My plan was 12.5 min miles all the way. Not much chance when I left my garmin at home and had to rely on.. a quick look at Stans map shortly before the start. 2 miles to the Kingston Bridge.. got there in 20 something so new I was going to fast, but I was catching folks and even RAN with & SPOKE to some… gawd I’m getting soft.
Anyway, quick version, I ran faster than I wanted to, felt like a bag of shit, planned on retiring at CP2 as I was having an evil day.
(Did I mention I got stung on the forehead by a bloody big bee.. and it hurt like blazes!!)

Then I met Stan, who had took a slightly different route than me, this happended a lot to a lot of people :) we gabbed I forgot how bad I was realy feeling and we plodded on. Got lost soon after, diversion to somewhere, found our way back, and met Tim coming out of another part of the route :) we tagged together till almost the Check Point. Tim however thought it much more fun to cross major motroway junctions, we took the other route :roll: All joined up again at Strathclyde Park CP2.
Me and Stan left first, Tim shortly after at our backs.
Onwards we plodded, it rained, the jackets went on, Tim caught us then fell behind. Stan was soon struggling with a long term injury to his toes. He stopped to stretch his foot, I pushed him real hard down an embankment (ok thats a lie) but ran on and left him struggle on his own anyway :twisted:

Plodded plodded plodded as you do in these runs, then low and behold, Bobby is joining me from the wrong path that he took… and added at least 4 miles to his run. Not a happy bunny!! We all run together, then Bobby and the I think Italian guy? he’s running with fall behind. So on I plod to CP3.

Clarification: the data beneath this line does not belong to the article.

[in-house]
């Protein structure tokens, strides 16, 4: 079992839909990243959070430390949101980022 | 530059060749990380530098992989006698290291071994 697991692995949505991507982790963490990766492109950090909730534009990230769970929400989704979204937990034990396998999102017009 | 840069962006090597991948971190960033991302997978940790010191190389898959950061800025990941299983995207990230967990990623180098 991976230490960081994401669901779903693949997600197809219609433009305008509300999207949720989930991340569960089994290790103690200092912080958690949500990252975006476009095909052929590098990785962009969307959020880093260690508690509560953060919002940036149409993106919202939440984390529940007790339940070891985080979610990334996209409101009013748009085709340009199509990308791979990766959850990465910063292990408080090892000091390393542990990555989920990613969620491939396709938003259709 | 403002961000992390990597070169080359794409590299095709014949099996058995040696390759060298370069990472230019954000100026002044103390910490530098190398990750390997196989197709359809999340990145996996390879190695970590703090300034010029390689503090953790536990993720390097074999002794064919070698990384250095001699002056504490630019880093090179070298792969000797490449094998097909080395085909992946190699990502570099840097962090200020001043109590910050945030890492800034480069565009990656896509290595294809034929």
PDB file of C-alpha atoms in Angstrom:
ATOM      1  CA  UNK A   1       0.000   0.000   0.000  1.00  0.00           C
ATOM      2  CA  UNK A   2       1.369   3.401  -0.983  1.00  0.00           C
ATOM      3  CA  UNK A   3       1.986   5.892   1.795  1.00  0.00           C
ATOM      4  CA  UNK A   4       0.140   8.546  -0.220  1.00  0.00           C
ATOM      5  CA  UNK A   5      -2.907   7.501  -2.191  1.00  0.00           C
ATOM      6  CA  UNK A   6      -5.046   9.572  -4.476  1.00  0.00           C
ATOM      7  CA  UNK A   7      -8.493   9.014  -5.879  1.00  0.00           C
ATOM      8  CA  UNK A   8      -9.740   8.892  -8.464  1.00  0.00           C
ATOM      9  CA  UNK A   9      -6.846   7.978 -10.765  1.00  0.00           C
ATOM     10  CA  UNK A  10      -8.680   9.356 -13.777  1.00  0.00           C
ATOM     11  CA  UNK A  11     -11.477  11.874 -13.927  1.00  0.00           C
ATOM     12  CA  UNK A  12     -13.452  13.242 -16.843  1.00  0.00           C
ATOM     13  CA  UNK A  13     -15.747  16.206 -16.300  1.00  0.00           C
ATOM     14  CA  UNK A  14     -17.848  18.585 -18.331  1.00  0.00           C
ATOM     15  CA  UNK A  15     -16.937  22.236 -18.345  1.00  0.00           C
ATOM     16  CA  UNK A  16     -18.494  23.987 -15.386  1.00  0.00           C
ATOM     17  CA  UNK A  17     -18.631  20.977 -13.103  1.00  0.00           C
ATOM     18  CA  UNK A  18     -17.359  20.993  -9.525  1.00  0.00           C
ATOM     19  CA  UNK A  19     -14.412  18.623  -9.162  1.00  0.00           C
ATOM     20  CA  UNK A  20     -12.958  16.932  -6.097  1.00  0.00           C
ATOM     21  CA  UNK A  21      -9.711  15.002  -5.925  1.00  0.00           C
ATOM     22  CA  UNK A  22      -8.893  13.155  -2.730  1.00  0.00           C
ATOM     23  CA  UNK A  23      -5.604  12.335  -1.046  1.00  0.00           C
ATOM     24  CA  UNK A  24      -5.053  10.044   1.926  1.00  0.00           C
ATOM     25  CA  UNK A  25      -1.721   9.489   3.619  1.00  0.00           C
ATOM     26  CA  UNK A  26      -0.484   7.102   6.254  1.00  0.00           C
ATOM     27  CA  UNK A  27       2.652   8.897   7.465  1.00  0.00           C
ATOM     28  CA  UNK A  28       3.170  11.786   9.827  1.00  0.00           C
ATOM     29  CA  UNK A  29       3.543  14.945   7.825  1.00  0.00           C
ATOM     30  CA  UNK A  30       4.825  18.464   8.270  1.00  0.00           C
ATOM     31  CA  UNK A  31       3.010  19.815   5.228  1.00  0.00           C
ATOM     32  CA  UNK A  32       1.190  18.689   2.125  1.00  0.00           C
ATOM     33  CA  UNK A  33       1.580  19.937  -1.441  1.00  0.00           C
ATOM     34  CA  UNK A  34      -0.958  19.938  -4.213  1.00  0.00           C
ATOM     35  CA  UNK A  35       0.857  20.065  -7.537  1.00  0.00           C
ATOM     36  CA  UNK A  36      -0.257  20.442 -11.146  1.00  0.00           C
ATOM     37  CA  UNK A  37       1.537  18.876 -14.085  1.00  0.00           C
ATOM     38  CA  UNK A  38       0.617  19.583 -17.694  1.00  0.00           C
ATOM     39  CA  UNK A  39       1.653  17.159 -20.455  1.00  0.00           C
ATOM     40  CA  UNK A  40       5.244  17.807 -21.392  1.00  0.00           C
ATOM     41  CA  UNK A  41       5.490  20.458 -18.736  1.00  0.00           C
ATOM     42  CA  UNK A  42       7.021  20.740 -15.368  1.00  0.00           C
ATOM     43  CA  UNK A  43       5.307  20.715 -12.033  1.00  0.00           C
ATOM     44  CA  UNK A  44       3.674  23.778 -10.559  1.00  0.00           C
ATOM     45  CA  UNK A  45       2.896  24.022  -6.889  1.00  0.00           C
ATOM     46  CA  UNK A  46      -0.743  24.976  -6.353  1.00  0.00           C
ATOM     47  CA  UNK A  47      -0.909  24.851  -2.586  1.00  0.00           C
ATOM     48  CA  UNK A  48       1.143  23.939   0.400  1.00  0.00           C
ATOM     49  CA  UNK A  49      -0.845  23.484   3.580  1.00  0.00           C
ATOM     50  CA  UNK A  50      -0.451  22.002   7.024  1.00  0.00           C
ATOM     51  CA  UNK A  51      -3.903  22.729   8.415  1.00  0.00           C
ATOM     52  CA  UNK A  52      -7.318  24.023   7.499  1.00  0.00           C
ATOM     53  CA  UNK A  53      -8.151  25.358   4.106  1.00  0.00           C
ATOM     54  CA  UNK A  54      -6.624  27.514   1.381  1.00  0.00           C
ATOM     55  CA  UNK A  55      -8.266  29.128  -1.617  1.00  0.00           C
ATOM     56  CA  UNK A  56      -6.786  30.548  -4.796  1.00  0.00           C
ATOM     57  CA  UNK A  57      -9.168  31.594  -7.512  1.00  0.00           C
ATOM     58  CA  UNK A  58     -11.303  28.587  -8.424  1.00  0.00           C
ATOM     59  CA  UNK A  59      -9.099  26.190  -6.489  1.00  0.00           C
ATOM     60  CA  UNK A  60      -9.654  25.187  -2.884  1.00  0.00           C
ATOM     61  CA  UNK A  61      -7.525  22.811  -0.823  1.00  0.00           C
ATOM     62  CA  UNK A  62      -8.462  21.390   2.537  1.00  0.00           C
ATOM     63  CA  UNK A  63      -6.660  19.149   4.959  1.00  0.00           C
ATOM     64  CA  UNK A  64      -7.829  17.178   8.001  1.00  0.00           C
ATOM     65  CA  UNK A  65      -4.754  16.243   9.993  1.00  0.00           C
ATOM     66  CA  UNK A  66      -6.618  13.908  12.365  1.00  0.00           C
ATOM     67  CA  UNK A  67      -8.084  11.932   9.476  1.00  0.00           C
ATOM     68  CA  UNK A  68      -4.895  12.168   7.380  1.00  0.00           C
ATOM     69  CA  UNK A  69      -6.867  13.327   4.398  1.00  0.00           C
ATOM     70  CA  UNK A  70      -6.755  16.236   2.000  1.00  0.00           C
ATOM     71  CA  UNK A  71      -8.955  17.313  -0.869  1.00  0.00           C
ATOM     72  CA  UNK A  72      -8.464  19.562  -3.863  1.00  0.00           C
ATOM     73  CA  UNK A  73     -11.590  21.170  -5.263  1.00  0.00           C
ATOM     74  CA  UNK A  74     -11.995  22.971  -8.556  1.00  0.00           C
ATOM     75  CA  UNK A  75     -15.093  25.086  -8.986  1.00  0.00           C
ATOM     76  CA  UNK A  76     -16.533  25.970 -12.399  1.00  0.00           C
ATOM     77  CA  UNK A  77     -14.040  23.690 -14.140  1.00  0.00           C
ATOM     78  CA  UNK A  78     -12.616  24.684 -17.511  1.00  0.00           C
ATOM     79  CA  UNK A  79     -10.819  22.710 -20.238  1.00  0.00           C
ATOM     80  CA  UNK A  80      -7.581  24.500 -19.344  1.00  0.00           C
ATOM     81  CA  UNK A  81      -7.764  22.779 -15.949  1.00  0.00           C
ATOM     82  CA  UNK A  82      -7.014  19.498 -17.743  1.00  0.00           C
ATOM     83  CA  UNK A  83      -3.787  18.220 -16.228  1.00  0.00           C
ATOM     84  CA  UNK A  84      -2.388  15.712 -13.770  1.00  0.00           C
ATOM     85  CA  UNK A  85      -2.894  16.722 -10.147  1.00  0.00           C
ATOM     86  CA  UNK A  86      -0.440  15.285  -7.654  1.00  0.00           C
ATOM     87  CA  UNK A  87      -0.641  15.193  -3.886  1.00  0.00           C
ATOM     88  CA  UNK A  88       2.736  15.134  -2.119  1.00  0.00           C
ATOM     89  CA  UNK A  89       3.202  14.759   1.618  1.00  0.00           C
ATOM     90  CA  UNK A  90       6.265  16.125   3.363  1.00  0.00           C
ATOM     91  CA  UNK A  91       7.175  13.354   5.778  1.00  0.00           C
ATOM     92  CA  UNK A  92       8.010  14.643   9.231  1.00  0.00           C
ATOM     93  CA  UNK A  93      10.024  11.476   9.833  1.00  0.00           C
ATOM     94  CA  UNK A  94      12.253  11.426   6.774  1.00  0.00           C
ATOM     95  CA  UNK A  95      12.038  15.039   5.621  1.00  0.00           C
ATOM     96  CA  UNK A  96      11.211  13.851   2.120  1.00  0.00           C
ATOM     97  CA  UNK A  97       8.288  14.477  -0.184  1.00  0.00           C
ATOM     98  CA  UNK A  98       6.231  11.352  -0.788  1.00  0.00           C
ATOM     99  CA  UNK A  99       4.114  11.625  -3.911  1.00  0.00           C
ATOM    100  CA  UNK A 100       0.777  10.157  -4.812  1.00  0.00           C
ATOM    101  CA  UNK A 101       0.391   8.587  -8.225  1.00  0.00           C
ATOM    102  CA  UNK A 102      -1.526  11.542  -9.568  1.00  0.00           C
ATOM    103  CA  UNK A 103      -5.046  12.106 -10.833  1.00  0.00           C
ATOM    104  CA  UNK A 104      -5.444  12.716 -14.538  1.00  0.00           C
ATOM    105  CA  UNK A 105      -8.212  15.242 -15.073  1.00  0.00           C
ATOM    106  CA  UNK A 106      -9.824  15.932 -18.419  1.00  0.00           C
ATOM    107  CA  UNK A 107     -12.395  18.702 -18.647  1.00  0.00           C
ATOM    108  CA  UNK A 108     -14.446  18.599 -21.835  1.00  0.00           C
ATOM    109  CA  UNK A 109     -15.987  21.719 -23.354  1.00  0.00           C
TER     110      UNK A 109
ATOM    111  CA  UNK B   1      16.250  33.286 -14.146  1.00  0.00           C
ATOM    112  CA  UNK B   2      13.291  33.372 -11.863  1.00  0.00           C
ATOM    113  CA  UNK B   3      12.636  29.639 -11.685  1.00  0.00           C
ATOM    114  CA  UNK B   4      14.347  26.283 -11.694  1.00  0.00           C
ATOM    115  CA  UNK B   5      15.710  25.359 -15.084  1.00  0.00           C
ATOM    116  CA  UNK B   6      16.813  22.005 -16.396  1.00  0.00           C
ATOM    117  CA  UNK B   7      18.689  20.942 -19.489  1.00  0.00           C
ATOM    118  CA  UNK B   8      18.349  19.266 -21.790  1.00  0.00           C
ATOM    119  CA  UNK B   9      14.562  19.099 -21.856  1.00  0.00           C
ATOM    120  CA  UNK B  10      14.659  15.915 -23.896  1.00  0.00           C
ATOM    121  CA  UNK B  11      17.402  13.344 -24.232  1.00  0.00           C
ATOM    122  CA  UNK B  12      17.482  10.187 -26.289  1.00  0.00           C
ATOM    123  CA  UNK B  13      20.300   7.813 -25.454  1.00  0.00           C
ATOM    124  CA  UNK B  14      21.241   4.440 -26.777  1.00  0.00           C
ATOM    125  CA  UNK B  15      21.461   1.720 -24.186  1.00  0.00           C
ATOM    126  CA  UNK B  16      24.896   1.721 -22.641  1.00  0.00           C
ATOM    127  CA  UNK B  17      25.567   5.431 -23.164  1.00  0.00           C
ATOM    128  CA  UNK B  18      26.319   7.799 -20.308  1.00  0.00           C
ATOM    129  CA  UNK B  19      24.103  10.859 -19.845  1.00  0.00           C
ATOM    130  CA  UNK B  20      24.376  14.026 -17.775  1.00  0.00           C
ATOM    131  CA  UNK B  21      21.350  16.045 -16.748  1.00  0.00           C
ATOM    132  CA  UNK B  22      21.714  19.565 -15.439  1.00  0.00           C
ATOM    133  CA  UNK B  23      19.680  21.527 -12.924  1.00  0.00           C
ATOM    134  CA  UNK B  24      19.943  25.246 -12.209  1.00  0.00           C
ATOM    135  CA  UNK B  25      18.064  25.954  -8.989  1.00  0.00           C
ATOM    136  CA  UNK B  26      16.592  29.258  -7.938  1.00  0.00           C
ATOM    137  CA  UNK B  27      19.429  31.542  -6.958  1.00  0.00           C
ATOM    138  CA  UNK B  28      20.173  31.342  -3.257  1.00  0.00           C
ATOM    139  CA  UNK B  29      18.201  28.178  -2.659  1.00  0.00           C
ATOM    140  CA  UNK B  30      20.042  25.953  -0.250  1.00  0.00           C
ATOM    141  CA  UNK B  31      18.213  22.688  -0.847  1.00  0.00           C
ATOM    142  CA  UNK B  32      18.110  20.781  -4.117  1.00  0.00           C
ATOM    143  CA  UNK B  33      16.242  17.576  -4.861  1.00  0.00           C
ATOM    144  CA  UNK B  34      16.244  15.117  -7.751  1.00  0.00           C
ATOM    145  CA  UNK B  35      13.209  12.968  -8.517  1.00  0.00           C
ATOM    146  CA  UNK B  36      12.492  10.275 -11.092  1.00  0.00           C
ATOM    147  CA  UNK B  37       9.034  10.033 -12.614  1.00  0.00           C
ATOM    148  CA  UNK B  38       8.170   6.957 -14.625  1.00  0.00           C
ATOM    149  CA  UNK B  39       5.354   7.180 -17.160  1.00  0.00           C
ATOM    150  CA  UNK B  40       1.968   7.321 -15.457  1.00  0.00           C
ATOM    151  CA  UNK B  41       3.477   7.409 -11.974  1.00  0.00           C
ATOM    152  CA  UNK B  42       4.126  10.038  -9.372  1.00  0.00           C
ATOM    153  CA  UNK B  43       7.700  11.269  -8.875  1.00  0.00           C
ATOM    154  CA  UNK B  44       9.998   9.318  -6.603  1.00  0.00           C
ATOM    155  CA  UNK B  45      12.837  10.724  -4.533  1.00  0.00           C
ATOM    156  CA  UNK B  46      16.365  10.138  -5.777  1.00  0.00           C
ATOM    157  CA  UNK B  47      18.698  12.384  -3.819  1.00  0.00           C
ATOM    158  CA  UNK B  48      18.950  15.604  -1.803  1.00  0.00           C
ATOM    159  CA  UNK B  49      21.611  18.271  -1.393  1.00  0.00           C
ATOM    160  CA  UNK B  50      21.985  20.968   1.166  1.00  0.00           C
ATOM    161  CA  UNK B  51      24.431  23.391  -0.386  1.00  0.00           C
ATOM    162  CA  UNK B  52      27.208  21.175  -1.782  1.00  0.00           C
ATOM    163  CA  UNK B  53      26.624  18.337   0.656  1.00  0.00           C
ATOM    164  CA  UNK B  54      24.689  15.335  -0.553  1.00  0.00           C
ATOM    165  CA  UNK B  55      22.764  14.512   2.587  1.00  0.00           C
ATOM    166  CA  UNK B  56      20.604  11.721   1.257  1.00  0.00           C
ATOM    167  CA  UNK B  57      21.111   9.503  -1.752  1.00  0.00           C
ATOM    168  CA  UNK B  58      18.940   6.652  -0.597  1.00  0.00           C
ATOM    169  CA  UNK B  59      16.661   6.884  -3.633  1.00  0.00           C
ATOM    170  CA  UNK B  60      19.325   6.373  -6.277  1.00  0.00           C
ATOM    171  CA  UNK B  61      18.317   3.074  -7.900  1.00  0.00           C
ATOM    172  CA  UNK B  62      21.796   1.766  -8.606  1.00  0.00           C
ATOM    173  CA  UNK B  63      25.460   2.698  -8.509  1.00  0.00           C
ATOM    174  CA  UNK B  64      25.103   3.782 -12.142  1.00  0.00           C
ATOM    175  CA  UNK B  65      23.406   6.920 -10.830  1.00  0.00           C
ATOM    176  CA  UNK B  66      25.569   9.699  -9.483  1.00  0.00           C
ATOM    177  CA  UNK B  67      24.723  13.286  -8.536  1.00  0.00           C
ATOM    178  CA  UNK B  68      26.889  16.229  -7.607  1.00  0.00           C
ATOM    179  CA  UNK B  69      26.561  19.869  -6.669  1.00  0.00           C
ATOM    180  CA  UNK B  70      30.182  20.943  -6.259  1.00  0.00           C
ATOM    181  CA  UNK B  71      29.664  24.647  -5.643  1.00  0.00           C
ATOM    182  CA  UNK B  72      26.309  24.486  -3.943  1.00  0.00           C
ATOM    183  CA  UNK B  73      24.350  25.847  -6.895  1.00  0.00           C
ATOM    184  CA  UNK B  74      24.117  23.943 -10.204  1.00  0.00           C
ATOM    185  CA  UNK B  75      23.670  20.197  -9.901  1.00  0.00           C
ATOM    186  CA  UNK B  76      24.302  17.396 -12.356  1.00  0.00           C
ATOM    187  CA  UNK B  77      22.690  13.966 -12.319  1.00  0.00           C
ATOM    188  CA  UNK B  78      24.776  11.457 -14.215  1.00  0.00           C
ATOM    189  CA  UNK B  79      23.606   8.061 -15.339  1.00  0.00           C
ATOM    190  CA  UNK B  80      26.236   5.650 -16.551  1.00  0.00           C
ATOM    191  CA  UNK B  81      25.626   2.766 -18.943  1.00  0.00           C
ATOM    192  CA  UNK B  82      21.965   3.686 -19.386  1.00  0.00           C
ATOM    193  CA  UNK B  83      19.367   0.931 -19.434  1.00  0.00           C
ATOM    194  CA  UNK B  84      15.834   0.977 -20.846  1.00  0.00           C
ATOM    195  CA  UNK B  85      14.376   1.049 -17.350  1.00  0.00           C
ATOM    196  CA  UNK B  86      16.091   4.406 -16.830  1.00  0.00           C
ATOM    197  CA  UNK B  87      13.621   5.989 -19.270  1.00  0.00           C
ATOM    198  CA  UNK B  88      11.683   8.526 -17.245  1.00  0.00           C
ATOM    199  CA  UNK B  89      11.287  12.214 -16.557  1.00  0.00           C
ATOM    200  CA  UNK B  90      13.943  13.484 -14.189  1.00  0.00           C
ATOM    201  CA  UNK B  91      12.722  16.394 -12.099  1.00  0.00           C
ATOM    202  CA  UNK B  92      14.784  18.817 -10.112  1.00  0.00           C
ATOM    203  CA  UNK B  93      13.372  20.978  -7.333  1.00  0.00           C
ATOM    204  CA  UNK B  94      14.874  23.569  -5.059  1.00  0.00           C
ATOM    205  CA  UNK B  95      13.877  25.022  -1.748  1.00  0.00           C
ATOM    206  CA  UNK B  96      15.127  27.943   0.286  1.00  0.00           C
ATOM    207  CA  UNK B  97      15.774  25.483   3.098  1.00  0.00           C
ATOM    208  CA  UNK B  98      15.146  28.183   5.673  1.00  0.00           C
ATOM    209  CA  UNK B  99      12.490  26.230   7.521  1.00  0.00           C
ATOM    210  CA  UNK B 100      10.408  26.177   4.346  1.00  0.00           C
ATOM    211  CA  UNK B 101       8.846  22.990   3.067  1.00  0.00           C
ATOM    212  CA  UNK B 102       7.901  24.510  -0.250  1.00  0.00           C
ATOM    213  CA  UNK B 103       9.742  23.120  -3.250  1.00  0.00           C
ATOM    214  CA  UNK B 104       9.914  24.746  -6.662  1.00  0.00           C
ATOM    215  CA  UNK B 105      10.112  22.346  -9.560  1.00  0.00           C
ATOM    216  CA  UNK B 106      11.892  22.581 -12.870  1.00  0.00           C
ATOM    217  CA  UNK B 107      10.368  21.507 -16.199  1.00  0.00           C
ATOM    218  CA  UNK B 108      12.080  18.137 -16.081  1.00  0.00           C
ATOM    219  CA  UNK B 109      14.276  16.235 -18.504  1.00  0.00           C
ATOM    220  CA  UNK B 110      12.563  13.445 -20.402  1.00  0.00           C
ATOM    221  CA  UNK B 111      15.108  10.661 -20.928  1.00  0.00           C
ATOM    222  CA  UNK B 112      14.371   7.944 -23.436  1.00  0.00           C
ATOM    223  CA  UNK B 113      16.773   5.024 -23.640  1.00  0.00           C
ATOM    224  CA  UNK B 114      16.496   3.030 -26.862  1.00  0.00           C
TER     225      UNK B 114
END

Quick as I can I eat and move on, why give them a chance to catch me ;) I have about 12 to go. On I plod, and soon I catch up with a couple of ex colleauges from London Rd… hehe, snigger,snigger, young whipper snappers are not getting to beat the auld crabbit one today…. much to my delight and thier disgust :lol:

By now I’m hinging in and struggling on.. walking bits, shuffling most but knowing if I don’t put one foot in front of the other I’m never going to finish, and all I wanted was to finish. So, on I plodded.

What a great finish, I had never been so glad to see the end of a run in my life!!! I’ll tell you’s about the bloody gawd damed awful loop that took you to 100m of the finish then made you run another mile up hill down hill before actually getting you to the finish, gggrrrrrrr, some other time as it is still too raw :(

2 bits of knowledge I wish to pass on,
if you don’t enter you’ll never finish ;)
never underestimate your ability to be motivated by sheer blind stupidness :lol:

Karen :P

Glenrosa Horseshoe Hill Race

The Glenrosa hill race is a long distance Scottish Hill Running Championship race set on Arran.